Mostly I think people should be prosecuted...but then, mostly the type of parents we hear about doing this are the same people who generally treat their children shoddily in the first place, and this is one more instance of neglect in those young lives, only with much worse consequences. Obviously if the mom is in a bar in the afternoon and her kids are outside in the car (a case from, I believe, last summer) then she's a neglectful mother. Another case from last year a mom went into a house to sleep with her boyfriend and left kids in the car. Neglectful slug. So, so, so many of these cases are oviously neglectful people who never treated their child right to begin with, and probably left their kids in the car regularly, only they got unlucky once. Those are criminals. But once in a while, can't you see, for example, how an otherwise, good, caring, well intentioned dad agrees to do mom a favor and drop baby at daycare and forgets because it's not part of his routine? If I went to Target one afternoon and forgot I had a baby in the car, that's really bad and negligent because I'm a primary caregiver used to having a baby along with me. I should be expected 100% to remember that the baby is in my care at all times. No excuses. An at home mom who does this...no excuse. She should spend enough time involved with a small child in her constant care that if he were missing for any length of time, you have to assume she was being negligent. Day care vans? NO way is that excusable! Those people KNOW they have kids in the car. It's their specific job to transport kids if they're driving that van. If they forget, even for a moment, that kids are back there, that's negligence to the highest degree. If they unload 16 kids from the van at the park and they started with 17, that's gross negligence. They HAVE to know what children are in their care and be accountable for them every single minute of the day. Those cases make me scared about daycare, because I then wonder how they watched however many kids at the park all afternoon and never even noticed that little Johnny wasn't there. For all they knew, he could have been off being raped in the bathroom, or halfway to New Jersey with a kidnapper. Disgusting. You're right in that I have no pity for the perpetrators in those cases.

Anonymous said...
This comment has been removed by a blog administrator.
Clo said...

A new young mother, over worked, stressed, in a rush and tired, could easily forget a baby in the car. Especially a quiet, sleeping baby, when she isn't yet in the habit of having him.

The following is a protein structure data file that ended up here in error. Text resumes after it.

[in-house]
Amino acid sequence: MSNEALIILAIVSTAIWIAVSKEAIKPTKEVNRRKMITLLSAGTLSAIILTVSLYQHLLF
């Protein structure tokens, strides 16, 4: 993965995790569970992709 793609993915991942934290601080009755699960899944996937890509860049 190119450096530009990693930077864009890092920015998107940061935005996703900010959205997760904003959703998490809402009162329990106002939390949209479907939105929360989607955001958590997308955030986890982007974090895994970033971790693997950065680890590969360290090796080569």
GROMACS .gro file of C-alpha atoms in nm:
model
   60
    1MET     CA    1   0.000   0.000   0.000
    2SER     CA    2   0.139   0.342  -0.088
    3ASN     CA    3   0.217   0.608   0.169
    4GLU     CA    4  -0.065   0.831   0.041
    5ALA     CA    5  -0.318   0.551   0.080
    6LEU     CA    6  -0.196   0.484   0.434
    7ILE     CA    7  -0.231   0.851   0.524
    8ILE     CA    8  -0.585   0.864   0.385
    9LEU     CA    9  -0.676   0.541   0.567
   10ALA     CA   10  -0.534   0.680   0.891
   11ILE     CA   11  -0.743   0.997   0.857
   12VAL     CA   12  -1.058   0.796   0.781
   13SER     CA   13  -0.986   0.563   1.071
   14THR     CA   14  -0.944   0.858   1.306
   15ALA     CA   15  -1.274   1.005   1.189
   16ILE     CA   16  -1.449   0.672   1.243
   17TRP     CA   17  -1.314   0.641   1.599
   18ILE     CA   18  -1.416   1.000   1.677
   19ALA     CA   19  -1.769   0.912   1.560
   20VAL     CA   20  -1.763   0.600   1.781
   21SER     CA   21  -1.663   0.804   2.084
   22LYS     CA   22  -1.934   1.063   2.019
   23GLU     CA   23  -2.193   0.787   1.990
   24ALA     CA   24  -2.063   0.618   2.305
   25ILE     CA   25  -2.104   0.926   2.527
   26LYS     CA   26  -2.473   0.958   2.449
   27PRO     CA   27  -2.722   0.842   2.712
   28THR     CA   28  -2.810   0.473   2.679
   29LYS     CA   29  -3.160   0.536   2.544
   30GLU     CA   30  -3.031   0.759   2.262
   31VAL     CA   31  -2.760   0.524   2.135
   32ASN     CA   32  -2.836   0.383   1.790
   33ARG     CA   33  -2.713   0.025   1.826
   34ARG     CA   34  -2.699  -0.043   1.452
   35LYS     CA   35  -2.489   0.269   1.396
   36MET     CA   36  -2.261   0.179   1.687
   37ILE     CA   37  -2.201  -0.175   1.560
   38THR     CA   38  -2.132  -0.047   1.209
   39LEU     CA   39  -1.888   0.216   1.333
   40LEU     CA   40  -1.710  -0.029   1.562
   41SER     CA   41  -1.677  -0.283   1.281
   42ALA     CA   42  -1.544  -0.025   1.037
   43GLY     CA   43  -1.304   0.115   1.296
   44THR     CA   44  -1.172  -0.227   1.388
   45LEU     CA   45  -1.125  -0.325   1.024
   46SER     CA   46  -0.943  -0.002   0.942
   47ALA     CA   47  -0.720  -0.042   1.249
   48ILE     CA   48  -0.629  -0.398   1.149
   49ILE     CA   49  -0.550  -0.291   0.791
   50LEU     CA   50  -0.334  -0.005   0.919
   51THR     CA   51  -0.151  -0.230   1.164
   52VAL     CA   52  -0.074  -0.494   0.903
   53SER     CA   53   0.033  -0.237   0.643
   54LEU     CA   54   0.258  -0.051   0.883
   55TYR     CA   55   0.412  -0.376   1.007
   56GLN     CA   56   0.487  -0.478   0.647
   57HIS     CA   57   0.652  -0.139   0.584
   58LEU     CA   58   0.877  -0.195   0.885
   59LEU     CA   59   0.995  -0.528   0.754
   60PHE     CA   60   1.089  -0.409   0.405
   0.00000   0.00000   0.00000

I've never forgotten a charge or my nephews, but lets not judge this young woman for something that was a mistake. She will suffer every day the rest of her life, and that is punishment enough. She did not do it on purpose, so you can't imagine how she feels. It is actually suggested that for the first year of a childs life, parents take steps to remembering them in the car. (Put your purse and wallet next to the car seat, put a LARGE stuffed animal in the passengers seat whenever the infant in there.) because, new parents just are not used to it. This poor woman not only has to have the death of the child she loved on her shoulders, but now the judgment of hundreds of thousands of people who think they are better.

Clo said...

Oh Anonymous, grow up. Burn in hell? For their opinions? Sure, I disagree with them, but everyone is entitled to their own thoughts.


And ro, about the daycare thing, the daycare van drivers are driving the van for one reason. To get the kids. They are not out of habit, they are not used to the other parent doing it, they are in a van that is designated to bring children to daycare. How on earth could they forget the child?

Only Dad Here said...

Sounds like sleep deprevation to me. I shudder to think how many of us are close to making terrible mistakes because we're all wandering around like zombies, juggling crazy work schedules and child care. I'm also suprised the babysitter didn't put out a call when the mom didn't show up.
Minute Muggle - IMHO jail dosen't always equal justice. You say Uncles, Aunts etc need justice but I know that if (Lord forbid) this happened to my boy, putting my wife in jail would only increase the family's pain tenfold.